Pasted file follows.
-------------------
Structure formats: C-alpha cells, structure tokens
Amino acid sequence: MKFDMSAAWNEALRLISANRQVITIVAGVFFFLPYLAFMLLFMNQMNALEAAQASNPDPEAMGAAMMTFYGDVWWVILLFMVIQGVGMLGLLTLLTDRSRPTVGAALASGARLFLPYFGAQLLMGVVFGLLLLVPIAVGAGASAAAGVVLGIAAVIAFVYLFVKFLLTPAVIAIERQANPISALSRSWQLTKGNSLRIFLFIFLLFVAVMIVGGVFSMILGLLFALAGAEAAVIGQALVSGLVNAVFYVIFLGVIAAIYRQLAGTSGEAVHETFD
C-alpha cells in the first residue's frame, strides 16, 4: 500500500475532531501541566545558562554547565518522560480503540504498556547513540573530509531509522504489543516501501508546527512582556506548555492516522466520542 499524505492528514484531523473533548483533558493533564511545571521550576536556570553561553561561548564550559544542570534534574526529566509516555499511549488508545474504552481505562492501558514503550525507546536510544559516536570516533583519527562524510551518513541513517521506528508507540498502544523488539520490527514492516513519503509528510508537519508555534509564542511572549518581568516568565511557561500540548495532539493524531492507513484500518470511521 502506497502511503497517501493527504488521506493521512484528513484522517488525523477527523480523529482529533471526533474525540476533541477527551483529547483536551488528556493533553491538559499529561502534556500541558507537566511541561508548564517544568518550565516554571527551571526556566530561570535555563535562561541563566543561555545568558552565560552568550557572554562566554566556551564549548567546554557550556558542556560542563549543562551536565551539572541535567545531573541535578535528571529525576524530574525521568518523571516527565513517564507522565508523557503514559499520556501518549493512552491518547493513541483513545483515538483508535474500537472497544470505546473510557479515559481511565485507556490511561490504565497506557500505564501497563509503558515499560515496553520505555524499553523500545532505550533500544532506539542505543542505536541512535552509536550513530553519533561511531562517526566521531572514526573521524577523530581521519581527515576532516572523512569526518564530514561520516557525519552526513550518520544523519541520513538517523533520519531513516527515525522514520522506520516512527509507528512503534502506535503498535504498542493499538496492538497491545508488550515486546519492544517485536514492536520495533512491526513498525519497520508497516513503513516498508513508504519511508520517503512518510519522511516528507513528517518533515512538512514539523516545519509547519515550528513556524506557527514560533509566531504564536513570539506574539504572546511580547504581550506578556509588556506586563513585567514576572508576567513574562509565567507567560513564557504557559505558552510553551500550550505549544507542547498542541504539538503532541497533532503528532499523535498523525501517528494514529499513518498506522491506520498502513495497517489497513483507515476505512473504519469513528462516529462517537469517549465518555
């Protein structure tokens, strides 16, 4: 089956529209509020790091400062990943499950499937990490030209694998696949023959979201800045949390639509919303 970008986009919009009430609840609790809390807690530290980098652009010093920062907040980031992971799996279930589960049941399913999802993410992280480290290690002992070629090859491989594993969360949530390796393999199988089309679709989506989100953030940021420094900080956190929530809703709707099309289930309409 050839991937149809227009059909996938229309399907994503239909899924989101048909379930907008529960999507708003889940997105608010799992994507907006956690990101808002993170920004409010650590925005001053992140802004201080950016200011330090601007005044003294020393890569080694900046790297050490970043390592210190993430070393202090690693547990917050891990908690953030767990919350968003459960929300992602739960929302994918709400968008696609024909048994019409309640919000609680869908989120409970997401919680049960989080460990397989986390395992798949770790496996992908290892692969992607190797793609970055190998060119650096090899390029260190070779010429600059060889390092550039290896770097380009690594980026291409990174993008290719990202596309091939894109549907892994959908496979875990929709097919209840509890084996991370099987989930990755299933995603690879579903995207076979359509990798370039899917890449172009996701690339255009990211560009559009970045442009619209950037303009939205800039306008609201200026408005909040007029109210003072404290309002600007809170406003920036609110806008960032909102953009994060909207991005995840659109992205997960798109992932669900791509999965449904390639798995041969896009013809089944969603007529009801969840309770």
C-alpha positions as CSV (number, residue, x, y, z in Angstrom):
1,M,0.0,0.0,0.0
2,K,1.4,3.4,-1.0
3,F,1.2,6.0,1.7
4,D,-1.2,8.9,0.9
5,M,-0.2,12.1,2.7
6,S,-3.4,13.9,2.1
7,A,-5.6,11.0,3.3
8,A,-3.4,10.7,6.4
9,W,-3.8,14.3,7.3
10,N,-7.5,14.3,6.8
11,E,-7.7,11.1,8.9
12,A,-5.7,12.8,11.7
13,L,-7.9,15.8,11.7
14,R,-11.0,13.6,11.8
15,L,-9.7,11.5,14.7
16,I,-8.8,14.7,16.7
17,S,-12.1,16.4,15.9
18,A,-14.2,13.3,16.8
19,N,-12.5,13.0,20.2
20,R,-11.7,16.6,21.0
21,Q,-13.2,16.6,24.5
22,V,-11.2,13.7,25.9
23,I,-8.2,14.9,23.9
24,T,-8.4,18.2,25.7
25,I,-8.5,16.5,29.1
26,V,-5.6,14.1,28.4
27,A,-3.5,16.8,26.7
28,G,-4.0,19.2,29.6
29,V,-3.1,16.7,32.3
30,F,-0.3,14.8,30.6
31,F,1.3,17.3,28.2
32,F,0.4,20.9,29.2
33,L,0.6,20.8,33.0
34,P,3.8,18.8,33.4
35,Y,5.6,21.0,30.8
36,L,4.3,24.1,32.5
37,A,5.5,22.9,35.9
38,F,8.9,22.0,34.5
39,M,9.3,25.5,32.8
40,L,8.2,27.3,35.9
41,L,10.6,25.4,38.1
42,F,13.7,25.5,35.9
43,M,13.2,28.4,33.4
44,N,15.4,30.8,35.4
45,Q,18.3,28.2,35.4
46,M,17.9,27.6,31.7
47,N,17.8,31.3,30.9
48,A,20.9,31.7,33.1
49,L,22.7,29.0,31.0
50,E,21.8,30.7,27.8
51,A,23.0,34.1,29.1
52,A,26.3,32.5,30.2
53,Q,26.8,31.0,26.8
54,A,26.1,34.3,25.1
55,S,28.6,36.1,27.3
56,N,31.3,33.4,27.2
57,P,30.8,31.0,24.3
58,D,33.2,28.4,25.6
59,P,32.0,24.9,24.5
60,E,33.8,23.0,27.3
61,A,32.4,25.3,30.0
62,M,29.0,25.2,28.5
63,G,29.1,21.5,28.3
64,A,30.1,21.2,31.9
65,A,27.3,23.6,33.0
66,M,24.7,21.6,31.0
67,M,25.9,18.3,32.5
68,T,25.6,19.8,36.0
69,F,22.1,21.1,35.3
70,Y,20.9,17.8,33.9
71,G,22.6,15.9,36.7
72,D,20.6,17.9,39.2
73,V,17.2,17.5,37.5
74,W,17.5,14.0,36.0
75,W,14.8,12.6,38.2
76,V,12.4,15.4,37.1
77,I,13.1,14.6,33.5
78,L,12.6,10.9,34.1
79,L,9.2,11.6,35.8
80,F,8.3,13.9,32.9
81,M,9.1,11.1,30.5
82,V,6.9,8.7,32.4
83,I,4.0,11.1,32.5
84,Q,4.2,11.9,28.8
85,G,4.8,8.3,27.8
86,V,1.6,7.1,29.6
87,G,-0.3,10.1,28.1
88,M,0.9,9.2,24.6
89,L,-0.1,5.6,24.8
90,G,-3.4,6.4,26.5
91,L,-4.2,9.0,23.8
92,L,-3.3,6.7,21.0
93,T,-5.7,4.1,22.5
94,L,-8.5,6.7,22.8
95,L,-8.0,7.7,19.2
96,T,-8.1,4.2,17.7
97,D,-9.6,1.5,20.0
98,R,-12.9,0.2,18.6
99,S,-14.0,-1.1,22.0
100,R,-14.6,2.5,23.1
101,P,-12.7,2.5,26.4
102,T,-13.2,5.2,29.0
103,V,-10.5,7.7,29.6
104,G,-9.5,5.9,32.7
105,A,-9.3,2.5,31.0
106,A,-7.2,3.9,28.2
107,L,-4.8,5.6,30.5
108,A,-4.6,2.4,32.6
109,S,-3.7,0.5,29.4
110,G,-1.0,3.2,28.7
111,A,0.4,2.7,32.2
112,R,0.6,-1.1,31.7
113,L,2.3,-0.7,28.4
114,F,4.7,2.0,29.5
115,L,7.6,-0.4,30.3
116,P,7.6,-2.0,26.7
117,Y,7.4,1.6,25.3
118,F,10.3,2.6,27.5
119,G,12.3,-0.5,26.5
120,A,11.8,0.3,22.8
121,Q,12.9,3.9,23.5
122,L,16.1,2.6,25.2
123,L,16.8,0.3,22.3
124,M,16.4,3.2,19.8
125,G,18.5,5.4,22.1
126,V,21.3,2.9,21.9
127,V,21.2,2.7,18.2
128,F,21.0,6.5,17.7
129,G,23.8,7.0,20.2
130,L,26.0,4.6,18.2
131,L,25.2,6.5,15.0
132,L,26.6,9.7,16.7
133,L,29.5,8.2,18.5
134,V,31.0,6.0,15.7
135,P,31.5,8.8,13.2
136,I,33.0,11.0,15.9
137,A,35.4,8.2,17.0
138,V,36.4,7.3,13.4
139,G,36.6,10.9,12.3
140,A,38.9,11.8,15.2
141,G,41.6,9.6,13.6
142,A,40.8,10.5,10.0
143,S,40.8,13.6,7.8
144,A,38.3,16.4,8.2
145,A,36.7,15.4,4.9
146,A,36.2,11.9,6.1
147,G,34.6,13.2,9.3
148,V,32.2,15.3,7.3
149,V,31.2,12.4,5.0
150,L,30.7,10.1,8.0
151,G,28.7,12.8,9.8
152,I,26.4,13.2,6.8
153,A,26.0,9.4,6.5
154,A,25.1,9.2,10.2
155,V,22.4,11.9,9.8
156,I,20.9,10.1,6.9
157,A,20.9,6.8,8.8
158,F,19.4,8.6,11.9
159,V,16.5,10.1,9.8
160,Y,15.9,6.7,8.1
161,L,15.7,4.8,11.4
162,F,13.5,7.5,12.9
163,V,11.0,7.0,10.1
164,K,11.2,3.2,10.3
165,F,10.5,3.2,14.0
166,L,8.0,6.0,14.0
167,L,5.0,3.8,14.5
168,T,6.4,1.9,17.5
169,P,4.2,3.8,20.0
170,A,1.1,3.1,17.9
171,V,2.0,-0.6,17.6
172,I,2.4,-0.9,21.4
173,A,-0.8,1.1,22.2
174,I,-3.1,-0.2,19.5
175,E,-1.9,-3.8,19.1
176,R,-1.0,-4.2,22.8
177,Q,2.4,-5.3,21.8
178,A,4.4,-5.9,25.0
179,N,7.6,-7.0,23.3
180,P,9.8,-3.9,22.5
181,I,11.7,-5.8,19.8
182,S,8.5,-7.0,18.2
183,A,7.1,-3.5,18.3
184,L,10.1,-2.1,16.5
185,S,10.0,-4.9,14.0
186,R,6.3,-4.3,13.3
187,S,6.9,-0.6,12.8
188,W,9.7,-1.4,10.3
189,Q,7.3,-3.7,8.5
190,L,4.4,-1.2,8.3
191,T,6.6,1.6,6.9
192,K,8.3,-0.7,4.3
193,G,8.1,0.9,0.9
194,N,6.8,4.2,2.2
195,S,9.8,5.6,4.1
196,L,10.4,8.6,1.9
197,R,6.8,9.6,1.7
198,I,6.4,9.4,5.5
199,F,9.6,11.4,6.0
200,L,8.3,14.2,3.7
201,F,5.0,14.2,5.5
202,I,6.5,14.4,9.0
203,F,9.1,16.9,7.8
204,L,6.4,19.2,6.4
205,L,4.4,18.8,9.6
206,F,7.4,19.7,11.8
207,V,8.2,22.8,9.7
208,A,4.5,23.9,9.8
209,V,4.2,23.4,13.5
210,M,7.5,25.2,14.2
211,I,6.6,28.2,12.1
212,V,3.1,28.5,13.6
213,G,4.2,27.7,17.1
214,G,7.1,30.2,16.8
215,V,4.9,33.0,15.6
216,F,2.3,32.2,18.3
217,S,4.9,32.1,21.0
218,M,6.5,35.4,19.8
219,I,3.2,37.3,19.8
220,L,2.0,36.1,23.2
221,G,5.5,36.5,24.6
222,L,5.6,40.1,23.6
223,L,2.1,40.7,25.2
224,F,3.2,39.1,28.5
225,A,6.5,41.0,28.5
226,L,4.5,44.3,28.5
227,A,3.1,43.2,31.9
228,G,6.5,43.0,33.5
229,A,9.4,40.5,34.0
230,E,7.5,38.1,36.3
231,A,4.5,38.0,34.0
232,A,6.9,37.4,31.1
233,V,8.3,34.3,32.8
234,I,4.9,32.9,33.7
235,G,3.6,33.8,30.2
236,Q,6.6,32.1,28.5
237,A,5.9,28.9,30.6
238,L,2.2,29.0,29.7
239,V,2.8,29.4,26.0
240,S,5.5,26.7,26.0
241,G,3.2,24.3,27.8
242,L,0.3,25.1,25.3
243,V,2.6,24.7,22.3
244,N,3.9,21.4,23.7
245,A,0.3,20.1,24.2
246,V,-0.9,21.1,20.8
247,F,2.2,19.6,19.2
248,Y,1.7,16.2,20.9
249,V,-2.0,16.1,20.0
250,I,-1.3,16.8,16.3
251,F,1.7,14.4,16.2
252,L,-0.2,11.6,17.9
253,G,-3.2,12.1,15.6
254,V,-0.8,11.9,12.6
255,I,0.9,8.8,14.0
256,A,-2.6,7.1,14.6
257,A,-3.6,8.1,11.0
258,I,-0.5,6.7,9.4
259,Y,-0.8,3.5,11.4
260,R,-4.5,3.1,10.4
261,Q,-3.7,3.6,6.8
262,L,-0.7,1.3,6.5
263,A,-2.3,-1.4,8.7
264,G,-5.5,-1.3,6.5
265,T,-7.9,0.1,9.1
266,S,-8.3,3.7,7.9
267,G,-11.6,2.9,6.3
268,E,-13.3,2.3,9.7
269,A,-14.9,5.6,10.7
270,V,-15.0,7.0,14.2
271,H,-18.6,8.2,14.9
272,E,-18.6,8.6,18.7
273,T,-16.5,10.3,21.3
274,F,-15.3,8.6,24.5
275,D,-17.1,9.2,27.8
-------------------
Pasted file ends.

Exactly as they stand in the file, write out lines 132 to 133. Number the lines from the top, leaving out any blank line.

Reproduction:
127,V,21.2,2.7,18.2
128,F,21.0,6.5,17.7